It was not just the suddenness of his death that made it hard to realize Louis Kahn was gone. Something about the way he disappeared from the world—irregularly, mysteriously, with that strange two-day gap when nobody he knew could find him—left many people unable to take in the facts of his death. For the California relatives, who learned about Lou’s death through a series of relayed phone calls, there was a persistent confusion about where and how he had died. Decades later, Kahn’s niece,
That summer I would ride my bike over the bridge, lock it up in front of one of the bars on Orchard Street and drift through the city on foot, recording. People and places. Sidewalk smokers, lovers’ quarrels, drug deals. I wanted to store the world and play it back just as I’d found it, without change or addition. I collected audio of thunderstorms, music coming out of cars, the subway trains rumbling underfoot; it was all reality, a quality I had lately begun to crave, as if I were deficient in
Mar 22 2017

The Walk

Deb Olin Unferth

The idea was to go for a walk: the baby in a stroller, the child by the hand, the path straight and scenic, the weather warm and breezy, the family fine and in good humor. But the dog got too hot and lay panting on the ground, and they'd forgotten again to bring the water. The baby (Kryptonite, they called her) was in one of her moods, weeping on and off, refusing to sit in the stroller, tugging off her hat and throwing it into the dirt, so that they had to stop every few yards, retrieve the
Novelist, poet, and translator Harry Mathews died on January 25 of this year. Born in New York City in 1930, he studied music at Harvard, and after moving to France in the '50s, started writing fiction, publishing his first novel, The Conversions, in 1962. His capacity for literary invention seemed limitless, writing works full of eccentric twists, puzzles, and James-ian eloquence. He became the only American member of the Oulipo, a group that included Raymond Quenuau and other avant-garde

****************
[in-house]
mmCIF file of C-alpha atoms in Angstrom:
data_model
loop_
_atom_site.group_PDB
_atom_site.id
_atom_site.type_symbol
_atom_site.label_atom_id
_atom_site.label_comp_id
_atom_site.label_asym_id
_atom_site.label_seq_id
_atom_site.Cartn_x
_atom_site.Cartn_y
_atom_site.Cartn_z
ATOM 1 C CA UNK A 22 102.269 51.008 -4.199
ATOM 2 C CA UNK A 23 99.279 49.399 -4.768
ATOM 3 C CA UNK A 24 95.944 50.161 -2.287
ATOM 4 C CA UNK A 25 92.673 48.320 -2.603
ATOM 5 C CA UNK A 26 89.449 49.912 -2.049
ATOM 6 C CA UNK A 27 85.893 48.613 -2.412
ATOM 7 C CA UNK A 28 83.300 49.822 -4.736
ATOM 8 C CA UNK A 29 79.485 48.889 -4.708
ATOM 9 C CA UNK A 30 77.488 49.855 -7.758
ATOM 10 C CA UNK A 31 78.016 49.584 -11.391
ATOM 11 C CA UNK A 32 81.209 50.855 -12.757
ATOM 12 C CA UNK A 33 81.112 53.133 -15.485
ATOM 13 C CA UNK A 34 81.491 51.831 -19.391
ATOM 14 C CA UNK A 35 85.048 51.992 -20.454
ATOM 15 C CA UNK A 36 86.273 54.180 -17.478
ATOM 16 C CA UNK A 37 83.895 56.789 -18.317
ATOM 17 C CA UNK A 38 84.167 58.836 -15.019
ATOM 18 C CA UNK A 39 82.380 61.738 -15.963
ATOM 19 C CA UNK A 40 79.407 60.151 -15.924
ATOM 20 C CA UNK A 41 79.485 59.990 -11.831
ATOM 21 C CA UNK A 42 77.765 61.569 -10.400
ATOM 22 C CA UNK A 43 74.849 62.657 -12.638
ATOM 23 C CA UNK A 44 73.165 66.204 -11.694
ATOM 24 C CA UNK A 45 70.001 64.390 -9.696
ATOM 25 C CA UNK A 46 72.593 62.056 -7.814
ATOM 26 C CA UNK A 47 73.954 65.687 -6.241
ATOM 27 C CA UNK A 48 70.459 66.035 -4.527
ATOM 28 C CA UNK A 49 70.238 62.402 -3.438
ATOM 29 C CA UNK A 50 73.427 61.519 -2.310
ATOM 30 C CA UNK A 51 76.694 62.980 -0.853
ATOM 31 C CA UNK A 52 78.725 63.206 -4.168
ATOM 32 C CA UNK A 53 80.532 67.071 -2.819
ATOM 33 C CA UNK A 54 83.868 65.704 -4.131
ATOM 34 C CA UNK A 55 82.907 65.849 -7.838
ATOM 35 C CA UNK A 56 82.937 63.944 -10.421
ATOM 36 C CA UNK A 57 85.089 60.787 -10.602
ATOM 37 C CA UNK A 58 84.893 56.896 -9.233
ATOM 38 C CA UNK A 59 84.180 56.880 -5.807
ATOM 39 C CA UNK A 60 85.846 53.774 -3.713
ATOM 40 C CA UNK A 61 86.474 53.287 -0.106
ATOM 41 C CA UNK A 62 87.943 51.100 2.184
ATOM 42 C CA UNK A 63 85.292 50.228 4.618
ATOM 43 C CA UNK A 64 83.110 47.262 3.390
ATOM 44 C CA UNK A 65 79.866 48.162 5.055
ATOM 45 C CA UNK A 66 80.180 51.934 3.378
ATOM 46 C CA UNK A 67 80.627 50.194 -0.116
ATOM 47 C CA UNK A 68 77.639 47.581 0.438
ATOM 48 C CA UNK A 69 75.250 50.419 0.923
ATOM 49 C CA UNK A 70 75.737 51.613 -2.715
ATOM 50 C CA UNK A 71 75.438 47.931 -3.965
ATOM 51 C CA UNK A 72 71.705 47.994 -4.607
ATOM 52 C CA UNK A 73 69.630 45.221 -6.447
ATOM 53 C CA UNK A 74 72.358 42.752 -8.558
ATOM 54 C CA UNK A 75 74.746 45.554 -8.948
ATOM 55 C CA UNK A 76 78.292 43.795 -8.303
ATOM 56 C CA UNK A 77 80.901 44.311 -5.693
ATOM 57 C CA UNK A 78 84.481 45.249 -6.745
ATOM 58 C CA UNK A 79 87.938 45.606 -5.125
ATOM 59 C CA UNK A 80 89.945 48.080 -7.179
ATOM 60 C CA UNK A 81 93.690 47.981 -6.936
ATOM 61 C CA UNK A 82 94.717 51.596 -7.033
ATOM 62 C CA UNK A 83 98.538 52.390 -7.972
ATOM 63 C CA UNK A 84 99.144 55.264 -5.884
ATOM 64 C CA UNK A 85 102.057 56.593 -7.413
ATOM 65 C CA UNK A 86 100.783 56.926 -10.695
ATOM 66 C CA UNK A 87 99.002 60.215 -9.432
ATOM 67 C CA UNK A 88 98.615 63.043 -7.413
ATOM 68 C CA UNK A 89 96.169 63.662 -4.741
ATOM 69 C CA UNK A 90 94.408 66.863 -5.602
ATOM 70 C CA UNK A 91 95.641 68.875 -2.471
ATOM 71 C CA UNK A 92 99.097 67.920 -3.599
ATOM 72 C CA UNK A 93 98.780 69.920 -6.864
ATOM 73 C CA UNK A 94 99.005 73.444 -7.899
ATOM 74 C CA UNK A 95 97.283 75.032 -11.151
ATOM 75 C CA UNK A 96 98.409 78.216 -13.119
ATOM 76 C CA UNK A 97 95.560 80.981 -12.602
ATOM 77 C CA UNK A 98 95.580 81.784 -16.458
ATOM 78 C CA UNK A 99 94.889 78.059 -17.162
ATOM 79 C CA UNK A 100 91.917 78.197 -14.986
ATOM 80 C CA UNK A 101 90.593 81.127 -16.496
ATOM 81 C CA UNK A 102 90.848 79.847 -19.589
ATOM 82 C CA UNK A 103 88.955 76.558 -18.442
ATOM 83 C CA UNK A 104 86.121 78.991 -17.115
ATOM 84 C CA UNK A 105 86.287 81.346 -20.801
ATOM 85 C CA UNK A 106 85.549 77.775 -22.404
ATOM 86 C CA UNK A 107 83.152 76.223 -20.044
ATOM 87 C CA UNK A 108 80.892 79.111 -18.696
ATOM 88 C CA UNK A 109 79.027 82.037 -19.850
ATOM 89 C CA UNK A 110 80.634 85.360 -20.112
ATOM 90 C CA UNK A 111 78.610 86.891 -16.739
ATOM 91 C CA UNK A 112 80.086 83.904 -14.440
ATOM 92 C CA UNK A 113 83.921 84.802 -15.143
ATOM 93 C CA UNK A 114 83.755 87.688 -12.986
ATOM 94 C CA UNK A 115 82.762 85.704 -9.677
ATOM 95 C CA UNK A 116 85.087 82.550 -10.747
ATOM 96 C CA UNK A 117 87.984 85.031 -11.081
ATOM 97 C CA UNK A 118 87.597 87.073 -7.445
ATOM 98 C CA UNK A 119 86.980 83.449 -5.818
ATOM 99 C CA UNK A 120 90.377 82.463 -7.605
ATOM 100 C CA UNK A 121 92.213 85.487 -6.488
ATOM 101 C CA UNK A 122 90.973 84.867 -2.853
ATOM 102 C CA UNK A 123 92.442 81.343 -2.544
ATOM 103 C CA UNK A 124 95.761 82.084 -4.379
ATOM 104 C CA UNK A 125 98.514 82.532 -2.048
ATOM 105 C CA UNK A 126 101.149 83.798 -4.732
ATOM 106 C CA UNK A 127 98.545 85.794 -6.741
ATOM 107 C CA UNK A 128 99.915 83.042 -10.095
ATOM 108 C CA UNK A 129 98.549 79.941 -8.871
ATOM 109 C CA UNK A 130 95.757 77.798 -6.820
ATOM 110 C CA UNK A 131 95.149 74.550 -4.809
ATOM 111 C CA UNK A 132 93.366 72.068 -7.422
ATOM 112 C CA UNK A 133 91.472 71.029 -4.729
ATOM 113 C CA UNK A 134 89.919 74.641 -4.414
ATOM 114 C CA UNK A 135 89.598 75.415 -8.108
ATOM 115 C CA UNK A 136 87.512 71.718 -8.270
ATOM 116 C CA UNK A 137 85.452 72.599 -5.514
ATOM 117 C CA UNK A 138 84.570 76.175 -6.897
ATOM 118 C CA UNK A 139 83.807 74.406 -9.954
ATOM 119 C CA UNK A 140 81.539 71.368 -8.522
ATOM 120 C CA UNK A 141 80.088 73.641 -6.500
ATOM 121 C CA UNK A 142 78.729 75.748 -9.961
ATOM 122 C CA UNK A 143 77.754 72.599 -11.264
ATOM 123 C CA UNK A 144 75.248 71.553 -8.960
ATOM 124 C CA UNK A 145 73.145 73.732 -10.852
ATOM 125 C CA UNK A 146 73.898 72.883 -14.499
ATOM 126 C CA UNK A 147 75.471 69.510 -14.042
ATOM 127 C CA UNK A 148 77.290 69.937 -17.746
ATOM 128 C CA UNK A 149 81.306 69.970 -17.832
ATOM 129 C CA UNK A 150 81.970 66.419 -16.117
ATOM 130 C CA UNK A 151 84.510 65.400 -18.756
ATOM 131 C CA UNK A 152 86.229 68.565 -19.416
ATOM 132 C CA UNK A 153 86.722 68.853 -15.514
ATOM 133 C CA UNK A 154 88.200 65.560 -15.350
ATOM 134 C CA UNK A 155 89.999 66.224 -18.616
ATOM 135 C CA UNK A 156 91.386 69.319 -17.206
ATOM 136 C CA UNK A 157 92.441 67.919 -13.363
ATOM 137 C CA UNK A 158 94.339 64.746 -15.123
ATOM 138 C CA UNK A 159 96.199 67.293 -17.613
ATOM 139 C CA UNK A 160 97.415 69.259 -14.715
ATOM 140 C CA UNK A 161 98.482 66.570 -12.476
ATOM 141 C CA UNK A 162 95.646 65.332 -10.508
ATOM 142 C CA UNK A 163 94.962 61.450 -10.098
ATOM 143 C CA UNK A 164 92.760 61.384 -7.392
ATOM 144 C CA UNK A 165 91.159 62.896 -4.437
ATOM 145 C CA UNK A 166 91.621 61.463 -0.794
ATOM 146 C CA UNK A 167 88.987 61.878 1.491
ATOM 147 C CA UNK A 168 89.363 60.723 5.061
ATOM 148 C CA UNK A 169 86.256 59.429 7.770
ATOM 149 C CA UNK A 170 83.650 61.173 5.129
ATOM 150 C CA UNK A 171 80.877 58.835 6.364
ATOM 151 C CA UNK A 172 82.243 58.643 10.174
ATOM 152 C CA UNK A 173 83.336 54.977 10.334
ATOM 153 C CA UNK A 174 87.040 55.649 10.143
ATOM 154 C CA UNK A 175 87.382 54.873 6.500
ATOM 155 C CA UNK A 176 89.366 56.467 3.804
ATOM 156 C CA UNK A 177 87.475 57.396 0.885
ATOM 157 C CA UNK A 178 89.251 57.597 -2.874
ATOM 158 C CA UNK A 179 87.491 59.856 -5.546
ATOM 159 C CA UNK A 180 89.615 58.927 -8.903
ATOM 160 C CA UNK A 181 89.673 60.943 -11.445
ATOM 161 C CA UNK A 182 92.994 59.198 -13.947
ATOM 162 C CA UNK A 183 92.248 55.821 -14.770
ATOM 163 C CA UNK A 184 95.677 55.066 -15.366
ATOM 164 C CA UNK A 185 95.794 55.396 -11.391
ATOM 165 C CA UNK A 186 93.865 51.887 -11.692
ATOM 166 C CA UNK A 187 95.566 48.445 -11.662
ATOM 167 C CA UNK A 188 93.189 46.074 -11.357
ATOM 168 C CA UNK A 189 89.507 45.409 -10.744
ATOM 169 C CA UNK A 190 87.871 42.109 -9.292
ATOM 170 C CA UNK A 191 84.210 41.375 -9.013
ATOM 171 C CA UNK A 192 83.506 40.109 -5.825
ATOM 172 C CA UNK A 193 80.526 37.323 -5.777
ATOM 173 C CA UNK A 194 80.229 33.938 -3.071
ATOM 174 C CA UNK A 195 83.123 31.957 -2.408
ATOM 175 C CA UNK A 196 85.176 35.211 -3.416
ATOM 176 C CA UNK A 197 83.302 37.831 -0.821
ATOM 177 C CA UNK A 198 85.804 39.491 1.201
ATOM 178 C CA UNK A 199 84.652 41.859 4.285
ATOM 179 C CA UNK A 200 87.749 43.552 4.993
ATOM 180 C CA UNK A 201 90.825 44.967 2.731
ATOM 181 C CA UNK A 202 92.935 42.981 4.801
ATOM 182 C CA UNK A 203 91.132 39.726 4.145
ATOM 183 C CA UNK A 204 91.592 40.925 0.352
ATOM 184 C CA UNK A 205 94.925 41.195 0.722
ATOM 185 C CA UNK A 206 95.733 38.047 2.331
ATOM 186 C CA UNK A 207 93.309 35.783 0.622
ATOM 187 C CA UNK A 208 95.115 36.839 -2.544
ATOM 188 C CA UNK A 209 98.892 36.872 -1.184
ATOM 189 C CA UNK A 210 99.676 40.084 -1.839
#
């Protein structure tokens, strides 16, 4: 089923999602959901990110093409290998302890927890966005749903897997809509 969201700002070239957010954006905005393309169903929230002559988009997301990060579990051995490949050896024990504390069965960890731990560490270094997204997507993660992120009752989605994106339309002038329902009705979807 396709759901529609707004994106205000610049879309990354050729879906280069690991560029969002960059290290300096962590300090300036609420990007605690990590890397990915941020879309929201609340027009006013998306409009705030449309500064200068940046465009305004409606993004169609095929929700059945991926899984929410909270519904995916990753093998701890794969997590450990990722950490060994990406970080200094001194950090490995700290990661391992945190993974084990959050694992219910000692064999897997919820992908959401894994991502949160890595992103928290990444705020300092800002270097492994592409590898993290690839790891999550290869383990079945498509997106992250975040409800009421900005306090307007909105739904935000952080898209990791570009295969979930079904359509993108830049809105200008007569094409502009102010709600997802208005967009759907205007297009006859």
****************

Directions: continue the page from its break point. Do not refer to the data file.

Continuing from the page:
Feb 1 2017

The Officers' Club

Ludmilla Petrushevskaya

The first time I ran away I must have been seven, soon after the victory. In early June I spent several days in the wild. I didn't sleep in Strukovsky Garden: around there, all the usable spots had been defiled; through the cracks in the band shell I could see feces and mold. But I did find a spot—in the director's office at the Officers' Club. Along with other kids, I had learned long since to get in past the guards of the Officers' Club to watch movies and learned to collect bread crumbs from
The idea of an autocratic regime ruling America has long been a preoccupation of alternate-history enthusiasts and sci-fi authors. With Donald Trump now in office, those fictions suddenly seem all too real. (The Republican National Convention, at which Trump bellowed "I am your voice," and insisted that he alone can fix the nation's problems, was like a scary set piece from a dystopian novel.) In 2015, Amazon began streaming a slick TV adaptation of one of this genre's best books, Philip K. Dick's
Dec 14 2016

On Intimate Geometries: The Art and Life of Louise Bourgeois by Robert Storr

Christopher Lyon, Linda Norden, Martha Schwendener, Léa Vuong, and Robert Storr

Christopher Lyon: First I'd like to say something about the book we're here to discuss. This 828-page tome on the art and life of Louise Bourgeois, who was born in 1911 and died in 2010, is the product of some thirty years of work on Robert Storr's part. It comprehensively surveys Bourgeois's career as an artist, which spanned nearly seventy-five years, with more than nine hundred illustrations. Chapters relating Bourgeois's life and analyzing her creative achievement alternate with portfolios,
Sep 8 2016

Elephants in Lake Charles

Arlie Russell Hochschild

"YOU CAN TELL I'm a Republican," Janice Areno says as she invites me to sit down in her office. Elephants fill three shelves of a wall opposite her desk. One is blue-and-white porcelain, a second is gold, a third is red, white, and blue and stands near a young child's drawing of a yellow one. One is shaped into a teapot. Another holds an American flag. There are large elephants and small, wooden and glass. There are elephants standing and elephants trotting. Next to her awards for outstanding
Advice is so much more enjoyable to give than it is to receive that its long flourishing as a genre—from the conduct books and periodicals of the seventeenth and eighteenth centuries to the current plethora of columns, livechats, and podcasts—could seem mysterious. Of course, watching other people being told what to do might be the most fun of all, which surely helps account for the enduring appeal of the advice column, and explains why living online seems only to enhance that appeal. Yet the
Among the mysteries of the strange animals that appear in A Ted Hughes Bestiary—a compilation edited by poet Alice Oswald of his writing about animals real and invented—is how often these creatures strike me as anything but strange. Taking one of his great plunges into the waterways—those “legendary” depths “deep as England”—he encounters an otter with a “round head like a tomcat,” or a pike with its “sag belly and the grin it was born with,” or a trout “Lifting its head in a shawl of water,” or
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